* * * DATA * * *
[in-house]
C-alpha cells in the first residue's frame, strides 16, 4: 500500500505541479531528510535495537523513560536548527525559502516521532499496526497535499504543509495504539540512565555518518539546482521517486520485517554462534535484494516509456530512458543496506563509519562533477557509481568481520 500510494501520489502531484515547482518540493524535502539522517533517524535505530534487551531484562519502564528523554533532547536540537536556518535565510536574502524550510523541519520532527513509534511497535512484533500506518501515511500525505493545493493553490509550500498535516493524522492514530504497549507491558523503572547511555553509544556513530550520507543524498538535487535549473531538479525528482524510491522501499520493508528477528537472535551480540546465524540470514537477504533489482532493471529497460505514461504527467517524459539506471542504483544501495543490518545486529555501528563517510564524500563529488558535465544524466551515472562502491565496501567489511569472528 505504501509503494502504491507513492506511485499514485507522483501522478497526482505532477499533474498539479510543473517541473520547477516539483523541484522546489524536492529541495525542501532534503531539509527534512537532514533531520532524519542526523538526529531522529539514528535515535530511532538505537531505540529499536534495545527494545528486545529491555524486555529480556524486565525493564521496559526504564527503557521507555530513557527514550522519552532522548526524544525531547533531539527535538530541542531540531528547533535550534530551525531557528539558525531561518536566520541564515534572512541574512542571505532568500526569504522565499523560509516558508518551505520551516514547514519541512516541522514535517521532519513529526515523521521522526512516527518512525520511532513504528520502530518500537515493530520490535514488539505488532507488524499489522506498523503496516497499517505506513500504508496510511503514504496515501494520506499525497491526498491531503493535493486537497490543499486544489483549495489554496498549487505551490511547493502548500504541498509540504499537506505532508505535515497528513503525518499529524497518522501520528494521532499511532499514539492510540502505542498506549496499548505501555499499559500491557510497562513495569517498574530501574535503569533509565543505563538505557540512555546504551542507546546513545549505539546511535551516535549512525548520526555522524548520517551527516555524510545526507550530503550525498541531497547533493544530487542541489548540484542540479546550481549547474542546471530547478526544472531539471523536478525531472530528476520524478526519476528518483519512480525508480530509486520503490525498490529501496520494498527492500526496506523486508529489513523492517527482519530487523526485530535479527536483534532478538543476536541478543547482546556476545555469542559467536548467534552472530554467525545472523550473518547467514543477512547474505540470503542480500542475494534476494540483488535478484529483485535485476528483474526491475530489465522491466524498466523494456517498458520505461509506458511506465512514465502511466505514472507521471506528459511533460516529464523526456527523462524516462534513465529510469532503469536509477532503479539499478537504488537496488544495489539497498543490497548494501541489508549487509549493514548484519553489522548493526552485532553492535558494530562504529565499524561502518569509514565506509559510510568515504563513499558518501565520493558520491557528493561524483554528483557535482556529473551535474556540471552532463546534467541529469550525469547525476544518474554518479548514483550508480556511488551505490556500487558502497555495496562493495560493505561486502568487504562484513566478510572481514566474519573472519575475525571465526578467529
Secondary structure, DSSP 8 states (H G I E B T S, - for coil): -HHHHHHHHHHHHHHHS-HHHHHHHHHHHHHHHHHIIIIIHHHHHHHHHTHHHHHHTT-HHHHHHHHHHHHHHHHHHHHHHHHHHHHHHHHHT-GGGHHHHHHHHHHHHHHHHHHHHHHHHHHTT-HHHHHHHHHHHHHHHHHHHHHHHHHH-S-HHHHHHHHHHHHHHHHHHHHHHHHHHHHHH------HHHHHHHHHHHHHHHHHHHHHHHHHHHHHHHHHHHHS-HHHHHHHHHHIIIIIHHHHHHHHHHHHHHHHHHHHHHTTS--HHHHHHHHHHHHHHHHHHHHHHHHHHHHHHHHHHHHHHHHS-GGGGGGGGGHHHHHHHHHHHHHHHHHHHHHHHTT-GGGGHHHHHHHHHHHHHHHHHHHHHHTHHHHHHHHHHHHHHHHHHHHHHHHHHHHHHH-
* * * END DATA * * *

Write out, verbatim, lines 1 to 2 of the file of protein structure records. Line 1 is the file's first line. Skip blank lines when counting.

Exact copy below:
[in-house]
C-alpha cells in the first residue's frame, strides 16, 4: 500500500505541479531528510535495537523513560536548527525559502516521532499496526497535499504543509495504539540512565555518518539546482521517486520485517554462534535484494516509456530512458543496506563509519562533477557509481568481520 500510494501520489502531484515547482518540493524535502539522517533517524535505530534487551531484562519502564528523554533532547536540537536556518535565510536574502524550510523541519520532527513509534511497535512484533500506518501515511500525505493545493493553490509550500498535516493524522492514530504497549507491558523503572547511555553509544556513530550520507543524498538535487535549473531538479525528482524510491522501499520493508528477528537472535551480540546465524540470514537477504533489482532493471529497460505514461504527467517524459539506471542504483544501495543490518545486529555501528563517510564524500563529488558535465544524466551515472562502491565496501567489511569472528 505504501509503494502504491507513492506511485499514485507522483501522478497526482505532477499533474498539479510543473517541473520547477516539483523541484522546489524536492529541495525542501532534503531539509527534512537532514533531520532524519542526523538526529531522529539514528535515535530511532538505537531505540529499536534495545527494545528486545529491555524486555529480556524486565525493564521496559526504564527503557521507555530513557527514550522519552532522548526524544525531547533531539527535538530541542531540531528547533535550534530551525531557528539558525531561518536566520541564515534572512541574512542571505532568500526569504522565499523560509516558508518551505520551516514547514519541512516541522514535517521532519513529526515523521521522526512516527518512525520511532513504528520502530518500537515493530520490535514488539505488532507488524499489522506498523503496516497499517505506513500504508496510511503514504496515501494520506499525497491526498491531503493535493486537497490543499486544489483549495489554496498549487505551490511547493502548500504541498509540504499537506505532508505535515497528513503525518499529524497518522501520528494521532499511532499514539492510540502505542498506549496499548505501555499499559500491557510497562513495569517498574530501574535503569533509565543505563538505557540512555546504551542507546546513545549505539546511535551516535549512525548520526555522524548520517551527516555524510545526507550530503550525498541531497547533493544530487542541489548540484542540479546550481549547474542546471530547478526544472531539471523536478525531472530528476520524478526519476528518483519512480525508480530509486520503490525498490529501496520494498527492500526496506523486508529489513523492517527482519530487523526485530535479527536483534532478538543476536541478543547482546556476545555469542559467536548467534552472530554467525545472523550473518547467514543477512547474505540470503542480500542475494534476494540483488535478484529483485535485476528483474526491475530489465522491466524498466523494456517498458520505461509506458511506465512514465502511466505514472507521471506528459511533460516529464523526456527523462524516462534513465529510469532503469536509477532503479539499478537504488537496488544495489539497498543490497548494501541489508549487509549493514548484519553489522548493526552485532553492535558494530562504529565499524561502518569509514565506509559510510568515504563513499558518501565520493558520491557528493561524483554528483557535482556529473551535474556540471552532463546534467541529469550525469547525476544518474554518479548514483550508480556511488551505490556500487558502497555495496562493495560493505561486502568487504562484513566478510572481514566474519573472519575475525571465526578467529